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Google’s Generative AI Search for Talent Acquisition

Artificial Intelligence, Trends| Views: 13377

“I’ve always thought of AI as the most profound technology humanity is working on. More profound than fire, electricity, or anything that we have done in the past…We are developing technology which, for sure, one day will be far more capable than anything we’ve ever seen before…this is going to impact every product across every company.” – Google/Alphabet CEO Sundar Pichai on CBS’s “60 Minutes”

Google’s approach to Artificial Intelligence doesn’t sound like a typical algorithm update. It sounds much, much bigger. When I read those quotes, I got the sense we’re on the precipice of a monumental shift, perhaps something that we can’t yet fully understand or appreciate today. There’s a deep reverence about where humans are going in the AI space – both exciting and scary at the same time. Maybe it’s all hype, but I get a prepare-your-mind-to-be-blown vibe.

It’s noted that Google’s Holy Grail goal is to become sort of an answering machine, similar to that in “Star Trek.” Back in 2019, I did a webinar with an accompanying blog post entitled, “The SEO Revolution Continues.” It’s interesting to see the progress toward this goal over the last three plus years and the role that AI has played. I would say that in the past four years, Google has made massive progress in achieving that goal. Their Generative AI Search experience (SGE) was announced back at their I/O developer conference in May of this year. If you haven’t seen or read about it yet, take a few minutes and check out that link before finishing this post. When it comes to generative AI and organic search engine results, the benefits seem obvious. Take multiple search results from different destinations and combine them into one cohesive result, or answer, with links back to the destinations themselves.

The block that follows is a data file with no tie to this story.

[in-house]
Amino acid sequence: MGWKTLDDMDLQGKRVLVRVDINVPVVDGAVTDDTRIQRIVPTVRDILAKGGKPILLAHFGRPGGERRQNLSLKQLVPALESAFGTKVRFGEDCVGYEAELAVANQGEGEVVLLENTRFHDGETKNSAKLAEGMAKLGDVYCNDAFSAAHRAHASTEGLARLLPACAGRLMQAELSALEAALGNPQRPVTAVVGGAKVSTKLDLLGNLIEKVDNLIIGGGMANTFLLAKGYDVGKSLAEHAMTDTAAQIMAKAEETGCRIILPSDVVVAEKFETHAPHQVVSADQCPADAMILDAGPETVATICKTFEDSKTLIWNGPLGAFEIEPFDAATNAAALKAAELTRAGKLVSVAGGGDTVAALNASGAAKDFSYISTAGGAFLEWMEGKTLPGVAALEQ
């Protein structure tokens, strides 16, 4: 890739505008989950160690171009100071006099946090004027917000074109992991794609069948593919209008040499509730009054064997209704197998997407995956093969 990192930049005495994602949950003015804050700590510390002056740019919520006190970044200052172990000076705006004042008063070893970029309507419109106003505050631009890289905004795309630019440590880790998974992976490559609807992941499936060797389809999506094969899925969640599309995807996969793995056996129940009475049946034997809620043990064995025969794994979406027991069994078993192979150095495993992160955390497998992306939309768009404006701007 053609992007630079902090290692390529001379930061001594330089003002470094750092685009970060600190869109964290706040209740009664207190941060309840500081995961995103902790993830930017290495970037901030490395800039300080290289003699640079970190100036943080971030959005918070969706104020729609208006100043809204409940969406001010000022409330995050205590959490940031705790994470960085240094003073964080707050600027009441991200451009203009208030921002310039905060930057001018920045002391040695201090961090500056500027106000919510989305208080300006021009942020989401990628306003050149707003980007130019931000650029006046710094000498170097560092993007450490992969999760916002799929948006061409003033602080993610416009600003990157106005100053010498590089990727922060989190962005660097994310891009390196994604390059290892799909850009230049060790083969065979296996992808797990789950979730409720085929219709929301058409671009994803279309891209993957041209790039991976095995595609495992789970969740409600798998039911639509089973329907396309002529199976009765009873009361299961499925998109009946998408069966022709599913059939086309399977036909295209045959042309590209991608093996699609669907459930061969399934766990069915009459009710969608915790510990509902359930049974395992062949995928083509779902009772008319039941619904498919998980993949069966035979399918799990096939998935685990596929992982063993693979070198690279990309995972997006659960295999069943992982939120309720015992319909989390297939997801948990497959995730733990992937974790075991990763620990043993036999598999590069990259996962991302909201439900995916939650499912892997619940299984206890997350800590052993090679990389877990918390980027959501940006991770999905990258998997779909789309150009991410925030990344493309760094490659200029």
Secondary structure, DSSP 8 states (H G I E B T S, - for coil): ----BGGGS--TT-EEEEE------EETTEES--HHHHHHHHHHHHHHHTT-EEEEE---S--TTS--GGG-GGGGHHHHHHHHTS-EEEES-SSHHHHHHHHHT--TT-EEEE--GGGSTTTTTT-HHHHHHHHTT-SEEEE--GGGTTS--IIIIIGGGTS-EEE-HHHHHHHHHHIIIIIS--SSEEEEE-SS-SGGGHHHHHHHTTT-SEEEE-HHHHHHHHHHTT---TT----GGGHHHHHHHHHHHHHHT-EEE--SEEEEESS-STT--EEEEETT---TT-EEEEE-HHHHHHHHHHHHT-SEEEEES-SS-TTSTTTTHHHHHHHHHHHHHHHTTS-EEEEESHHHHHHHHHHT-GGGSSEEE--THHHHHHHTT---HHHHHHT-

Present Day: Owning the ‘People Also Ask’ Section

I suppose you could also consider this post a “Part 3” to my “How to Find Job Seekers Who Aren’t Seeking Jobs” posts from late 2021. When preparing for the future of AI in search, the core strategy of answering candidate’s questions directly from an employer’s first-person perspective remains the same. You don’t have to wait for the future to prepare for this opportunity today. AI has already been at work within the ‘People Also Ask’ section of the search results and the Featured Snippets that I pointed out in my previous post.

If you’re transparently providing information that candidates will seek out, you already have a leg up from companies that don’t. All the following questions were generated by Google off the initial query ‘Working at Capital One’: